I just got back from a vacation in northern California, and while I was strolling down Telegraph Avenue in Berkeley, I happened across this sign at the Mediterranean Cafe.
I haven’t seen a sign like this in a long time, but I suspect partial nudity is a bigger problem in Berkeley than in most of the places I frequent. Seeing this sign reminded me of another sign outside the playground just around the corner from my house. I often go there with my kids.
These signs have similar syntactical construction. What about their semantics? If we believe both signs follow the condition-consequence model, then the following is clear: Unless you bring two or more dogs to my park, you may not play golf. Or maybe you can play golf if there are dogs on the premises somewhere. On the other hand, if each is merely a list of negatives, then it follows that patrons of the Mediterranean Cafe should expect neither a shirt, nor shoes, nor service of any kind. How they stay in business is anybody’s guess, but presumably they have no objection to partial nudity, since they dispense no clothes.
Do you find semantic sharpshooting entertaining or intensely irritating? Know any weirdly ambiguous signs? I want to hear about them.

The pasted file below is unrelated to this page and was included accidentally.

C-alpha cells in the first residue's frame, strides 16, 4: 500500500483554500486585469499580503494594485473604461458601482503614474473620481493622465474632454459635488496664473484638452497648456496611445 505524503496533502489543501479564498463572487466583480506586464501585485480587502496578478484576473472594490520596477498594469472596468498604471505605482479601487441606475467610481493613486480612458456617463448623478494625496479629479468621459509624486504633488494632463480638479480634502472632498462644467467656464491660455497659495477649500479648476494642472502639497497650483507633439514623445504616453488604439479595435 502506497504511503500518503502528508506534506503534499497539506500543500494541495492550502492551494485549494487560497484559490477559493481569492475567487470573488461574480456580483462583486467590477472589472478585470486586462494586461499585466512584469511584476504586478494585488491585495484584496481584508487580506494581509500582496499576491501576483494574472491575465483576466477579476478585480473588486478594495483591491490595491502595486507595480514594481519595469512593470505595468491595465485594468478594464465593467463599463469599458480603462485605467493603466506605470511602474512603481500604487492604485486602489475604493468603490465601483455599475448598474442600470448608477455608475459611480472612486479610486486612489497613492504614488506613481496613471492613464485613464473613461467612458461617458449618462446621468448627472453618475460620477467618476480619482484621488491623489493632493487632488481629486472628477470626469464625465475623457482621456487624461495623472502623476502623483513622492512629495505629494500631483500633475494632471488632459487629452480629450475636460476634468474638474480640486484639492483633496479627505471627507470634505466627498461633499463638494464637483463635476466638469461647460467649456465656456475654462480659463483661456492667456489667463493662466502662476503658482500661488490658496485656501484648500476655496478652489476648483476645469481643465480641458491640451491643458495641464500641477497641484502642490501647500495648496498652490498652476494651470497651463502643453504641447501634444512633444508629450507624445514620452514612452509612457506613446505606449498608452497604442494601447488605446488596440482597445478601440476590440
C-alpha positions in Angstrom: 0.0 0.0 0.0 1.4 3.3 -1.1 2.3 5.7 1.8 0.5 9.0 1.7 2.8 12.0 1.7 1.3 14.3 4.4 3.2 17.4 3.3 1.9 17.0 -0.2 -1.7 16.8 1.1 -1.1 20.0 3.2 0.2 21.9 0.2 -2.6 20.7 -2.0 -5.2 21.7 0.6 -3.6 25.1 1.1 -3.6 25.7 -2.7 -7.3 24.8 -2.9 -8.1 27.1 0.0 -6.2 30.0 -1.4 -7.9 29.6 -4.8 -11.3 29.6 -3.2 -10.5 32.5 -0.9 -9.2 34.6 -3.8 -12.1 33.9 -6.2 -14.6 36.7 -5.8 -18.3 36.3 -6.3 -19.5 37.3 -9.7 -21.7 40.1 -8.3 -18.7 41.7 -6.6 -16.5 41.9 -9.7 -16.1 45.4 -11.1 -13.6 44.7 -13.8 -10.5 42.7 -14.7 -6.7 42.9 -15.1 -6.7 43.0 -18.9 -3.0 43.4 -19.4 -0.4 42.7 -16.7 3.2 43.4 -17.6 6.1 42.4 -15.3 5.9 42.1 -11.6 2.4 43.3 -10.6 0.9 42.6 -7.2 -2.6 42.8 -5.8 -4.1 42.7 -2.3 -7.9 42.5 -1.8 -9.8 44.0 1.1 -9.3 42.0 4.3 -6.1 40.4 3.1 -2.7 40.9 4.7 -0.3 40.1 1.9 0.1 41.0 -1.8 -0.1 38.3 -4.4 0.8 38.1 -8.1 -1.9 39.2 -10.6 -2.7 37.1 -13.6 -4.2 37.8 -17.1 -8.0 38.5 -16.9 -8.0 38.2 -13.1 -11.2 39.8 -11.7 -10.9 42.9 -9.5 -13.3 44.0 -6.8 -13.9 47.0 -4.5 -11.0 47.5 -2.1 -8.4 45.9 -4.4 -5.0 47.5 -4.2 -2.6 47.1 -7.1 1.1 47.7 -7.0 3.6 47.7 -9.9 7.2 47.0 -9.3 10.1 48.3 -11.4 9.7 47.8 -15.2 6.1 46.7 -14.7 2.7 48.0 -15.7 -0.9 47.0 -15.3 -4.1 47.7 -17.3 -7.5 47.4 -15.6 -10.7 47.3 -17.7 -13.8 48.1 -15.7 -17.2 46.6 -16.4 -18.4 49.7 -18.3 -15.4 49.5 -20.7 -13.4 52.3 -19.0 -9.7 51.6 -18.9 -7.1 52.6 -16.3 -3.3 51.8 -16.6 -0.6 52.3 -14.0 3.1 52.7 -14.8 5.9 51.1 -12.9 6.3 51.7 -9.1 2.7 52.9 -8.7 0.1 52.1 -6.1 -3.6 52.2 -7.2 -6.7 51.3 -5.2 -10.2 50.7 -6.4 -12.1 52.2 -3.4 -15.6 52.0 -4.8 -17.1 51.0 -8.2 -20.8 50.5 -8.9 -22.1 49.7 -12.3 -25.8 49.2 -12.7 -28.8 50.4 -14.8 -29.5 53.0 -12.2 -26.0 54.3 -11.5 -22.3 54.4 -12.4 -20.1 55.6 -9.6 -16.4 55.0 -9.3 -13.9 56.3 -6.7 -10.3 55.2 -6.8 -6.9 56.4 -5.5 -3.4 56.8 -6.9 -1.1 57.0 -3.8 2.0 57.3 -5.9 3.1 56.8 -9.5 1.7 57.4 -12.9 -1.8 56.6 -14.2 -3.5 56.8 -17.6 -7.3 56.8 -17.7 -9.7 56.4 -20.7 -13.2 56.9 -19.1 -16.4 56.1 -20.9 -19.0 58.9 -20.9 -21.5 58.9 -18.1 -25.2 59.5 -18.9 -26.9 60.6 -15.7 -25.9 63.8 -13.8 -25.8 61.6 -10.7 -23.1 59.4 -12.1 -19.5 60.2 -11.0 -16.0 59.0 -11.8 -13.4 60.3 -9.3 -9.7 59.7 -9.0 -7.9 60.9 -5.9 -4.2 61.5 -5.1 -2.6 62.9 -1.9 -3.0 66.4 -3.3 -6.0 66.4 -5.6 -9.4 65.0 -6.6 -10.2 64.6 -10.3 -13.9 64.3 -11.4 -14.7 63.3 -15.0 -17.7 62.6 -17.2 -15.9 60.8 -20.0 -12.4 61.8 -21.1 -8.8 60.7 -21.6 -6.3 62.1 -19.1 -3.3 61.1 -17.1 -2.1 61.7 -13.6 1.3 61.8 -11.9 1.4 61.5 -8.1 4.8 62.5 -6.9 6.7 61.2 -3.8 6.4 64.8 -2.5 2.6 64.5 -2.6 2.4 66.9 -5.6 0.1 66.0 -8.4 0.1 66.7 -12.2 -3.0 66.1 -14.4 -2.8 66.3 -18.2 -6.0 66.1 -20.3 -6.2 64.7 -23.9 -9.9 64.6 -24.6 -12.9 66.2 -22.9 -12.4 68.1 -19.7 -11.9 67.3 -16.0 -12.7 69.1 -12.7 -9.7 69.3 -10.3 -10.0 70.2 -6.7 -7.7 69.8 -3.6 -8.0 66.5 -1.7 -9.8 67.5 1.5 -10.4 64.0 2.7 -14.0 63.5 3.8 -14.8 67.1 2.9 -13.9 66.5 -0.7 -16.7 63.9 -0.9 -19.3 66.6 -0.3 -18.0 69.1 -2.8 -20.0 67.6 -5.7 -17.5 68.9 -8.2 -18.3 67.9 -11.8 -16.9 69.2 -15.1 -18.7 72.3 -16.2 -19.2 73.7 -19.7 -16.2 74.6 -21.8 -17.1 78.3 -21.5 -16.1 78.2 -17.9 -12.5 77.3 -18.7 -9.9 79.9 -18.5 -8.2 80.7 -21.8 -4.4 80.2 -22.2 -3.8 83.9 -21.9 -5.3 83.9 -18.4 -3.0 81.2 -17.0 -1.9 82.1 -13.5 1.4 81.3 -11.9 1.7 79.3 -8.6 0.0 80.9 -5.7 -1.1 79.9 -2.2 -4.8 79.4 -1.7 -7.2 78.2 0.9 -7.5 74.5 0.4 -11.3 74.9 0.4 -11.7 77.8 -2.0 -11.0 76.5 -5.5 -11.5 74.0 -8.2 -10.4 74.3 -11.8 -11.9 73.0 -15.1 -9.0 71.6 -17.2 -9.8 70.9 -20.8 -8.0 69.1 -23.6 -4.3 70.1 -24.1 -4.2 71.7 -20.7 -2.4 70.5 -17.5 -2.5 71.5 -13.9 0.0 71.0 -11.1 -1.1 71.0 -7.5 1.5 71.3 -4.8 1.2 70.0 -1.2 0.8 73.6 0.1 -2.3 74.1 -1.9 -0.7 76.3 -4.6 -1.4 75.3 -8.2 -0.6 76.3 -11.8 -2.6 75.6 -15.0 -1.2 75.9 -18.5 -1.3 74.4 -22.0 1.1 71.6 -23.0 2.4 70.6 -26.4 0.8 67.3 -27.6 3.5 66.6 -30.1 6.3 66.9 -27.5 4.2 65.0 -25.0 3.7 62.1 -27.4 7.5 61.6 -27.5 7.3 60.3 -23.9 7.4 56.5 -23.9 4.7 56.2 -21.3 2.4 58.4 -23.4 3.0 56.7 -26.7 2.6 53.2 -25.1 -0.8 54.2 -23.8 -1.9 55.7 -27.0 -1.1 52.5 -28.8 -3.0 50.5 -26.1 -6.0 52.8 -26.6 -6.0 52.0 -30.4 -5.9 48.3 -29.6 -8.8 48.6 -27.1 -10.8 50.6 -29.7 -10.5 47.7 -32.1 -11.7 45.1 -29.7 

5 thoughts on “Stump the Semiotician”
Someone once told me an idea for a short movie subject. It was long enough ago that I forget who it was, but it might have been Dave Henry. In any case, the short movie subject goes like this:
[Wide-angle shot of urban playground scene. Through a chain link fence we see a rubberized-surface-covered court with playground equipment: swings, gym bars, etc. A few small children and their parents play on the toys and we can hear their chatter, laughter, etc. On the chain link fence is a sign:
“NO BASKETBALL PLAYING.
POLICE TAKE NOTICE!”]
[Camera pans back to reveal the street in front of the chain link fence.]
[A police cruiser drives from left of shot, brakes hard in front of sign.]
[POLICEMAN gets out of driver’s seat and looks at sign. He takes his hat off and wipes his brow. He looks around in momentary confusion. He shrugs, tears the sign off the fence, walks to the back of the cruiser, opens the trunk revealing a small cache of similar signs, throws the sign in the trunk, closes the trunk, climbs back into the driver’s seat and drives off towards right of shot.]
— THE END —
A friend of mine has a 2 year old son who doesn’t care for clothing. She was recently struggling to get him to put his shoes on before going into the grocery store. To make her point, she showed him the sign on the door saying “Shirts and shoes required”. His response? “Great, then I don’t have to wear my pants!”
Those “Police Take Notice” signs have always puzzled me too. I could never figure out if the message was supposed to be a command to the police or an admonition to potential wrong-doers.
“Slow Elderly Crossing” — I pass this every day and always think it will end up on Leno some day with the question “Does this mean that the neighborhood elderly are not track stars?” or the intended “Slow [down]… Elderly [may be] crossing”
Near my home is a coffee factory that used to have these signs in its lot:
PARKING FOR 10 YEARS ONLY
PARKING FOR 30 YEARS ONLY
I could kick myself for not ever taking a photo of them.
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